“Living an expatriate life means that my wife and two children do not have the support network they would if we lived in our home country,” explains Dan Cooney, Outreach Manager for the Center for International Forestry Research. “We have no family around us. Our friends are great, but we have only known them a short while. That means as the father and husband responsible for bringing my family here (Bogor, Indonesia), I need to provide even more emotional and practical support than I would normally. To make the time to do this is a constant challenge. Thankfully I do not travel as much as many others. Still, my workload is intense and I am constantly having to ensure I am as efficient as possible with my work so that I can leave the office in time each evening to spend some hours with the family before the kids sleep and I pick up my laptop again. Is this challenge unique for expats? No, of course not. However, I feel living in a foreign country does exacerbate it.”photo by cambodia4kidsorg
And then there’s the “fish bowl” effect of expat life, where everyone knows everyone else – especially in small countries/postings. This makes the work/family balancing act all the more precarious, reflects a field-based country director of an international organization and dad of two (ages 5 and 2) who preferred to be anonymously referred to as the Cat in the Hat. “Whether at a restaurant or on a recreational outing, it’s hard to break away from work – precious emotional space being sucked away, oftentimes without notice. It’s particularly hard when with family and friends as the personal and professional relationships are intertwined, which they often are in development in small countries. With no easy solutions myself to offer, I can say I have been rewarded by getting off the beaten path: getting away for the weekend, finding friends with kids who are not in development or in areas of overlap with my work. I have found my time spent with my family benefits from truly being able to break away, even when we are not alone together.”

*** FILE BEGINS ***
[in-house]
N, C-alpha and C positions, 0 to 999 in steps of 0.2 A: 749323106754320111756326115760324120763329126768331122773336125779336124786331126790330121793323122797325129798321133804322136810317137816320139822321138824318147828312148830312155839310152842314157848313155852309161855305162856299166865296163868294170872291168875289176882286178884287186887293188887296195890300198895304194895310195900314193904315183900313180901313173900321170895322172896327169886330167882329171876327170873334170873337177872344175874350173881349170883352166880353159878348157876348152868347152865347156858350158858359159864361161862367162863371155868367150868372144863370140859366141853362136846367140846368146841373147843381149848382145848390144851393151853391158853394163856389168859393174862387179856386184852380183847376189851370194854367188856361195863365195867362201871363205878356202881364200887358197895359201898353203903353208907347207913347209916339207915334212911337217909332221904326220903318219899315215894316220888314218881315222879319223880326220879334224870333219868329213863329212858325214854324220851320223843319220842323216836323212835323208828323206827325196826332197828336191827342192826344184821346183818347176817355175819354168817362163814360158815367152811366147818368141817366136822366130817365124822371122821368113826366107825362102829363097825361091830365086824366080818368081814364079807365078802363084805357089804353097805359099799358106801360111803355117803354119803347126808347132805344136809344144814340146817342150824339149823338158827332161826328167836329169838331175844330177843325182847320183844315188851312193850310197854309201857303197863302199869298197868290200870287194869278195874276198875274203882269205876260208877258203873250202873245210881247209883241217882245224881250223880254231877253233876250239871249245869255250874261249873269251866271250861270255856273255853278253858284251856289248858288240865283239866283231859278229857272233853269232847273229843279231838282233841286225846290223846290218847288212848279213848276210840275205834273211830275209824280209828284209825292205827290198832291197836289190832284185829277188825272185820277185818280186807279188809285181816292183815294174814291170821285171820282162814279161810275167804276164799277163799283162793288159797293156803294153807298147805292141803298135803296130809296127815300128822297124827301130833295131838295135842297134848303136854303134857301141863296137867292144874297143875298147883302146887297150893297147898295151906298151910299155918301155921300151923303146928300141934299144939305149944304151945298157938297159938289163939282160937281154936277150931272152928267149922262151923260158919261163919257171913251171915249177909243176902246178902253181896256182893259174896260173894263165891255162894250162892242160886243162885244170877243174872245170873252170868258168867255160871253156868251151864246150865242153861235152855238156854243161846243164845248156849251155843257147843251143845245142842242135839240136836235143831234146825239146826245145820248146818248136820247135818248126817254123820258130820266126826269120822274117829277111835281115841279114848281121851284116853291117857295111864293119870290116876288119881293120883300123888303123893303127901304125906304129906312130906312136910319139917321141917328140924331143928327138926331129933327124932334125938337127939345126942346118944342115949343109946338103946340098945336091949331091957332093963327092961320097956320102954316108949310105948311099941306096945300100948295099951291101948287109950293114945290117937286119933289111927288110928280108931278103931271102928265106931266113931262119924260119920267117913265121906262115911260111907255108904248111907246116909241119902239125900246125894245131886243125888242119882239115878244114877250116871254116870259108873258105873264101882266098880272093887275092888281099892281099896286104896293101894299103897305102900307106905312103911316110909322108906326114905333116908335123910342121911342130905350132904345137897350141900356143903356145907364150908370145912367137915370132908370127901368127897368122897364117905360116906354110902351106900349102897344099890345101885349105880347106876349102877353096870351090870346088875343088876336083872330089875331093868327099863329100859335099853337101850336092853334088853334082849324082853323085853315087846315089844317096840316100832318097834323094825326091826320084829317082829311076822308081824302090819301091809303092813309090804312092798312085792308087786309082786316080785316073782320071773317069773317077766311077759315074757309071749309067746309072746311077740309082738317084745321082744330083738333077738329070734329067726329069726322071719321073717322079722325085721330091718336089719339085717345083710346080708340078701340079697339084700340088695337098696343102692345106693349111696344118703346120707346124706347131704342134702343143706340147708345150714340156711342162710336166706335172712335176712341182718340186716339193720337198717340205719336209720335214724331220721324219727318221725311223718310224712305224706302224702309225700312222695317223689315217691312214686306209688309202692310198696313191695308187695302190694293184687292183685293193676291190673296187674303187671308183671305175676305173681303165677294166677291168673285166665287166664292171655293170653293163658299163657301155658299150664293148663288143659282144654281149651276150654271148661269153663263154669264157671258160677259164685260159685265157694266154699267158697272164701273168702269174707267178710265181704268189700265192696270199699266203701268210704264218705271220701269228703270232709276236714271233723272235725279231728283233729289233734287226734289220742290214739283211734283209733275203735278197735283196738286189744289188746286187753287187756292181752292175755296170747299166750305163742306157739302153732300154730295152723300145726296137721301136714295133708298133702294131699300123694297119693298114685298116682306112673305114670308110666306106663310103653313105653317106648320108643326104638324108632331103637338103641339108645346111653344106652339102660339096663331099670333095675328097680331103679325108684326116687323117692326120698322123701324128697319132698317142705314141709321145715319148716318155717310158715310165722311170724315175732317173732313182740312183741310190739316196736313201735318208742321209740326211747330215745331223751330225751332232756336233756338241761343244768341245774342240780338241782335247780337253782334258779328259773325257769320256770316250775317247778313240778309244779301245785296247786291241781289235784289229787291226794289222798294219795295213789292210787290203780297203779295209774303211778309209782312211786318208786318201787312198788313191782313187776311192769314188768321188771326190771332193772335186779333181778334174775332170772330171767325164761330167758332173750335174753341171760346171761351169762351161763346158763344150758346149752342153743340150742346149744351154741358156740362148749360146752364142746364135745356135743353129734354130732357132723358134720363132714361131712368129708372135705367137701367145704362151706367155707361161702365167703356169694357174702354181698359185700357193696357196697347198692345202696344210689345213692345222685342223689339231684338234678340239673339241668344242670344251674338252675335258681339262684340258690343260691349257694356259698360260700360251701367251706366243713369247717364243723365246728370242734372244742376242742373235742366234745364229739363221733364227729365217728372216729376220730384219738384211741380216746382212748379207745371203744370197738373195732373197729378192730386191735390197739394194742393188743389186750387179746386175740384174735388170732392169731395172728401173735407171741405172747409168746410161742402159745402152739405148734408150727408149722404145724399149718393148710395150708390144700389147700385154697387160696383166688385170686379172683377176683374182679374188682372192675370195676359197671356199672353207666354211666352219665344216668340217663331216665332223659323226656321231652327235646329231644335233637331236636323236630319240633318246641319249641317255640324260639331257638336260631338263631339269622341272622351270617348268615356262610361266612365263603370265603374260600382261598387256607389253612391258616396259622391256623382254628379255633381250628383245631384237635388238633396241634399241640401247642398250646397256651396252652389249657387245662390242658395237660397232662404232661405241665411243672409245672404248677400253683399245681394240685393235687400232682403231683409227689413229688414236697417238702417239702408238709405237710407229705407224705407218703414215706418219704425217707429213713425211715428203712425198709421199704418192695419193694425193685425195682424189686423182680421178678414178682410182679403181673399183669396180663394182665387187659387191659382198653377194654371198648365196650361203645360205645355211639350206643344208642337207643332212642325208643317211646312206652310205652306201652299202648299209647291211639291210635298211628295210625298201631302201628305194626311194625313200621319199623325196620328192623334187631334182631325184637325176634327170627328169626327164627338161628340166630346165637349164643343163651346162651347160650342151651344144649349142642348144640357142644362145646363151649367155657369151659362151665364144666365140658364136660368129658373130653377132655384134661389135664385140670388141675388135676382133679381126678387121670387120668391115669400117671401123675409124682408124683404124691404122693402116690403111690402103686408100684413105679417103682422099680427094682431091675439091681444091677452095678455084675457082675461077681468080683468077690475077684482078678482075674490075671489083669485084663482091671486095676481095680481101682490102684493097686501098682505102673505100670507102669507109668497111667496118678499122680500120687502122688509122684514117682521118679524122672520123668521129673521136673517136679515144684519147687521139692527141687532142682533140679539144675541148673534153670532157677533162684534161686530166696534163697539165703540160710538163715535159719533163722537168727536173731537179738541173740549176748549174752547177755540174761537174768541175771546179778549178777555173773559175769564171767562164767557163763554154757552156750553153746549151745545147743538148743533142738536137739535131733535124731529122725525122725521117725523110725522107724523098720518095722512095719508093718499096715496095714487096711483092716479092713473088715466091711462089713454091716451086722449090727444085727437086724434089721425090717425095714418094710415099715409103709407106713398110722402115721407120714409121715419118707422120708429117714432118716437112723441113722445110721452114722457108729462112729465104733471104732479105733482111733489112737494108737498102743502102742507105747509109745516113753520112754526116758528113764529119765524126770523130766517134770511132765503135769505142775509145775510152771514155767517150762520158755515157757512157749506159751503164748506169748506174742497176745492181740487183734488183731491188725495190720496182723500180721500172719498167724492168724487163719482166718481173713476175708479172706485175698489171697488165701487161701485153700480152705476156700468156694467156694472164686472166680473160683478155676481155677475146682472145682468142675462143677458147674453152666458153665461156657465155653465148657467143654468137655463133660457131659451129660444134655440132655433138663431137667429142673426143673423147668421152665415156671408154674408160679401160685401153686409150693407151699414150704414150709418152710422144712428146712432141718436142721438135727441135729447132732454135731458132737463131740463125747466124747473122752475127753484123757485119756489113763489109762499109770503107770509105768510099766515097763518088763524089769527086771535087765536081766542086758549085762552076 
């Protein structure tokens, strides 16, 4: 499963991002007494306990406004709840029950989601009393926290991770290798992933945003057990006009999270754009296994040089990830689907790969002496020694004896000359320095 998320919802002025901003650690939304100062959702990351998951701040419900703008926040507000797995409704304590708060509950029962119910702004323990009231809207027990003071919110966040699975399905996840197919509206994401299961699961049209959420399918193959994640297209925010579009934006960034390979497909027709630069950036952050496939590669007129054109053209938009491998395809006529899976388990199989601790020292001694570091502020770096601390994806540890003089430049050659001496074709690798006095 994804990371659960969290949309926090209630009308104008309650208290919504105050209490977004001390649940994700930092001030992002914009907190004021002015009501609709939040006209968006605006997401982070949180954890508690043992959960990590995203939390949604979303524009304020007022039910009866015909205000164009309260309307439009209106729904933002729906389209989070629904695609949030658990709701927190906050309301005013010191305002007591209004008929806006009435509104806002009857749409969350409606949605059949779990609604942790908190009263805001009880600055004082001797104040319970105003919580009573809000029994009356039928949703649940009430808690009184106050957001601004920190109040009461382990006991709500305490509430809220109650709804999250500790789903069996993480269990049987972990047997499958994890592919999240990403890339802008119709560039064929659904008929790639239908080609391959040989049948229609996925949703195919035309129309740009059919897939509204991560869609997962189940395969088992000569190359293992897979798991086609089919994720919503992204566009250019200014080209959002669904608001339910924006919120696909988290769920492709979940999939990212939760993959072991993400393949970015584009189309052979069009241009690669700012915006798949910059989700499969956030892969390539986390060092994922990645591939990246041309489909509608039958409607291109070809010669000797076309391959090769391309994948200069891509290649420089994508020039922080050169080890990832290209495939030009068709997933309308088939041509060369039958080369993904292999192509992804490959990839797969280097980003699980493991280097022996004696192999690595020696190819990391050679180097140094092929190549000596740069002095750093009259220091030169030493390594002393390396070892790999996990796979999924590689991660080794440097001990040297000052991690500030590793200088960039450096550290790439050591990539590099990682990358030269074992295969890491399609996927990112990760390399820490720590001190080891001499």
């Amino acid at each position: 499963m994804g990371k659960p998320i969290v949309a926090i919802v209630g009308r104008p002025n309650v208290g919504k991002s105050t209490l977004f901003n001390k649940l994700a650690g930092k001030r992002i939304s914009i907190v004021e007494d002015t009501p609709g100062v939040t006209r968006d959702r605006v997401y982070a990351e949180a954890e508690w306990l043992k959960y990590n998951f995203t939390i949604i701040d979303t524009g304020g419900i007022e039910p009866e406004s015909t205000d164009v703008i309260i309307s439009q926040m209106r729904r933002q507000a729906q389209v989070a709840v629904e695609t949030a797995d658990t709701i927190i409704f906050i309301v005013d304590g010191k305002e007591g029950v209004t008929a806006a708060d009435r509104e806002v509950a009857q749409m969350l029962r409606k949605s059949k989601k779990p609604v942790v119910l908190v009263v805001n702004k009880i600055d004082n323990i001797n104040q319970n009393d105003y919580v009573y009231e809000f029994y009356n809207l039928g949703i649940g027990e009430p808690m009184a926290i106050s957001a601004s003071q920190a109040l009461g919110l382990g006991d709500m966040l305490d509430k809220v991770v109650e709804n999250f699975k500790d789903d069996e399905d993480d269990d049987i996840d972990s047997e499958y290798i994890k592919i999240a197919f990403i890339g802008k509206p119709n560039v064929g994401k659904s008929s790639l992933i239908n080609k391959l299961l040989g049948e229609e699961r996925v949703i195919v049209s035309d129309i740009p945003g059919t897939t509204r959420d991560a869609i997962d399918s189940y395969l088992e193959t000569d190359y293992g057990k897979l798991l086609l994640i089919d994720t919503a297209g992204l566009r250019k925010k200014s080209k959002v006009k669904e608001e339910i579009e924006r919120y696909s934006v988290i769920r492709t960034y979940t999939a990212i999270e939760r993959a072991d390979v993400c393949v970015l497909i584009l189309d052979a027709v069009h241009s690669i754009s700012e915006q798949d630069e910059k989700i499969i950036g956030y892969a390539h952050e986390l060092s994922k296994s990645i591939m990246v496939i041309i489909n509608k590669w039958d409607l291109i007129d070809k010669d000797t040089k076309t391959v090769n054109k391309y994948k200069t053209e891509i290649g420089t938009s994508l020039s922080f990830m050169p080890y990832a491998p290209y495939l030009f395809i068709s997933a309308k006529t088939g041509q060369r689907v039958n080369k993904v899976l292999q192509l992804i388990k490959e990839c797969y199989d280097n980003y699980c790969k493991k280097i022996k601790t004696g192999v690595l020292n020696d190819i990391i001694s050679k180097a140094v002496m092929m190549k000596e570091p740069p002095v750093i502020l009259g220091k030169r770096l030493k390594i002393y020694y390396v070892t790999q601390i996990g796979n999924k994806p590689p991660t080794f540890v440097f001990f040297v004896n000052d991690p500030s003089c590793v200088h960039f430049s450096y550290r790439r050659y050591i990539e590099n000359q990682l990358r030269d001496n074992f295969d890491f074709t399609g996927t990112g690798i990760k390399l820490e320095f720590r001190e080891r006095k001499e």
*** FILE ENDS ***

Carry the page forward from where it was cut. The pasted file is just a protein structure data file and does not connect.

Blending Work and Life
Exposing kids to Dad’s job is one way to blend work and life. Chris Herink, National Director, World Vision Myanmar, shared in an earlier post on career highlights of 2011 that he brought his wife and two young sons on a field visit for the opening of a new school. He reports that this helped him answer the question, “What does Daddy do all day?” After all, “Saying ‘local capacity building’ does not really mean much to a 6-year-old. When we talk about a work/life balance, the implicit assumption is that clear boundaries can and should be drawn between the two.” For him, this experience was powerful because “’work’ and ‘life’ intersected in a fun and meaningful way.”
Many thanks to the dads who shared their perspective, and thanks also to those dads who were too busy hanging out with their kids (or jumping on a late-night conference call) to respond. Hats off to all dads working in development for all you do, and I hope you had a very Happy Father’s Day!
Are you a dad (or mom) working in development? What additional thoughts on work-life balance would you add? Please share in the comments!